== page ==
Rudolph

Santa and Rudolph

Rudolph the Red-Nosed Reindeer is one of the familiar images that springs to mind when we think of Santa's reindeer. The shiny red nose that guides Santa Claus's sleigh is legendary. We hear his story in song, about the misunderstood reindeer who was ridiculed because of his different appearance. But where did the story come from? Read on and find out.

The Origin of Rudolph

So how did this legendary reindeer become so popular? Rudolph is actually a recent addition to the Christmas holiday characters. The original story about Rudolph was created in 1939 by Robert L. May, a copywriter for the Montgomery Ward department store. Since coloring books were given away as a promotional item for the store during the Christmas season, management thought it would be a great idea to create their own booklet to save money. Little did they know that the story Robert came up with would become such a big hit! Over 2 million copies of the book were distributed that year. However, since Robert worked for Montgomery Ward, the rights belonged to the company. Fortunately for him, in 1947 he was given full copyright ownership of the story.

Rudolph's place in Christmas history became more secure when Robert May's story was published commercially. A cute nine-minute cartoon followed in 1948. Then the red-nosed reindeer made it to the big time when the story was made into song. Written by Johnny Marks, the son-in-law of Robert May, it became an instant classic. Gene Autry sang it originally, and the recording sold over 2 million copies. Next to " White Christmas", it was the second best selling song of its time.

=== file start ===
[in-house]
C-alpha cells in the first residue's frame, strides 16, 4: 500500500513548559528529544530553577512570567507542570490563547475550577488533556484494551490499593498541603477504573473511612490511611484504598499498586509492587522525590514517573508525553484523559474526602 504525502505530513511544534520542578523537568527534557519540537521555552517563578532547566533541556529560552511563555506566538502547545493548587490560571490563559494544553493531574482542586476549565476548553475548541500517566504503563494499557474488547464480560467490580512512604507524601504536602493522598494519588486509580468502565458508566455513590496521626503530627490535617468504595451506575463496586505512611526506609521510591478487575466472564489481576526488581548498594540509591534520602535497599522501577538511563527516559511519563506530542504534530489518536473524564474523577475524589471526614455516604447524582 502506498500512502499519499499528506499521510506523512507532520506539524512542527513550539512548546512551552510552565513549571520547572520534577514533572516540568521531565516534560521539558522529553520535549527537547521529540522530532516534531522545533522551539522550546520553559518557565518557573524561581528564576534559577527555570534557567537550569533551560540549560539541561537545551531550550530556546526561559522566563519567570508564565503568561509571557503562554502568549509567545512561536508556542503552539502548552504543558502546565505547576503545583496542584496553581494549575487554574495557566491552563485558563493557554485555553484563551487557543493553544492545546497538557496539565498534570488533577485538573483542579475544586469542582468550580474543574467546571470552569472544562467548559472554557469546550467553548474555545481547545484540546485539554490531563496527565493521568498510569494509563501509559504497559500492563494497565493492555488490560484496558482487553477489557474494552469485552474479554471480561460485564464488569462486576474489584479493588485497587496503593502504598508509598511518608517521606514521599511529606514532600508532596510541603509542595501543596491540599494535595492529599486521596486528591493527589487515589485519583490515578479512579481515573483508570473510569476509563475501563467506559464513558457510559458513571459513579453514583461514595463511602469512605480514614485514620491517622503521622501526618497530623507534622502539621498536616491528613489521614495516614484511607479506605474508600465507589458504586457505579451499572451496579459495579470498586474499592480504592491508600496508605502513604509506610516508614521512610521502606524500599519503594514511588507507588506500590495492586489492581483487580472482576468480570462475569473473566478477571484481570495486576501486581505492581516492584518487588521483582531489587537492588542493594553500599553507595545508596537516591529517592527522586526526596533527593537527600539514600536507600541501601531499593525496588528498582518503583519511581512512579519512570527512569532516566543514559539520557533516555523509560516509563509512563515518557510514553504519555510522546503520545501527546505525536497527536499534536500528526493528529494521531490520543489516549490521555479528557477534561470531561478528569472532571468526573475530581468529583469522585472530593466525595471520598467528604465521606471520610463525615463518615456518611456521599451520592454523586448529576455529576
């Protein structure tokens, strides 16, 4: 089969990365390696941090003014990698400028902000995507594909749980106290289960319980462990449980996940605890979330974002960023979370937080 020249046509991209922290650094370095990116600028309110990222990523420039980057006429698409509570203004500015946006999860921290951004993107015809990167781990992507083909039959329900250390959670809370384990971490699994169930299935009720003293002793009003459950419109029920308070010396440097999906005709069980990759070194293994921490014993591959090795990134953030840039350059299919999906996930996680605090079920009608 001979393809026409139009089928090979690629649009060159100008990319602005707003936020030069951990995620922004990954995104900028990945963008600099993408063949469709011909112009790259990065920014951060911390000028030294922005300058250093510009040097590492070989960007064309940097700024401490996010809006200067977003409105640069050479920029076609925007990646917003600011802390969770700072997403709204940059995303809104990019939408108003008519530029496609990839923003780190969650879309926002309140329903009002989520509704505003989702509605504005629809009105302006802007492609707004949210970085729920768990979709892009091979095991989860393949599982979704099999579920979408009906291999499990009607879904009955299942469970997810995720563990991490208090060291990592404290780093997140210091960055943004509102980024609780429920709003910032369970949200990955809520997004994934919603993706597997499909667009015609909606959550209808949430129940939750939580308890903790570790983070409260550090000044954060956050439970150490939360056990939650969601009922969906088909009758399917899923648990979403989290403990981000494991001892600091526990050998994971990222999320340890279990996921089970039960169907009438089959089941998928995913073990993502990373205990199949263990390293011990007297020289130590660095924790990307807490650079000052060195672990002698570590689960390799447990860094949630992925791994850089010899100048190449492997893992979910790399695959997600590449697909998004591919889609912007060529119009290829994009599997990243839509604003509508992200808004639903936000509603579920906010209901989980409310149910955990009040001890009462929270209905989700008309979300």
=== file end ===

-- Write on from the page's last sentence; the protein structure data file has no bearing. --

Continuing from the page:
The Original Rudolph Story

Where did Robert May get his inspiration about Rudolph? It started as a combination of the story of the "Ugly Duckling", and the fact that Robert himself was mistreated as a young man because he was shy and small. The original Rudolph did not live in the North Pole with Santa. Instead he was a reindeer who lived an unassuming life with his parents. Rudolph was teased about his nose by fellow reindeer, but never by his family. Santa discovered Rudolph one foggy Christmas as he was delivering gifts to his home. He saw Rudolph's bright red nose through the window, and decided to ask for his help. The rest is history.

Rudolph's TV Debut

In 1964, the most endearing children's stop-motion animated puppet classic, "Rudolph the Red Nosed Reindeer" was aired on NBC. This timeless classic filled with cute characters -- including elves, snowmen, and a snow-monster -- has captured the hearts of people worldwide and is still aired every year after Thanksgiving. It was produced by Rankin/Bass, a company who is involved with many Christmas related projects. A sequel with computer animation called "Rudolph the Red Nosed Reindeer and the Island of Misfit Toys" was eventually produced in 2001. Determined to keep the look from the original film, it was produced to look like the animated puppets in the 60's release. A Rudolph movie was also produced in 1998, but flopped in the theaters and went straight to video.Today, you can purchase the original Rudolph movie on DVD.

You can also find Rudolph in many children's books. Click here to see a selection.


By Sheila Robinson

Rudolph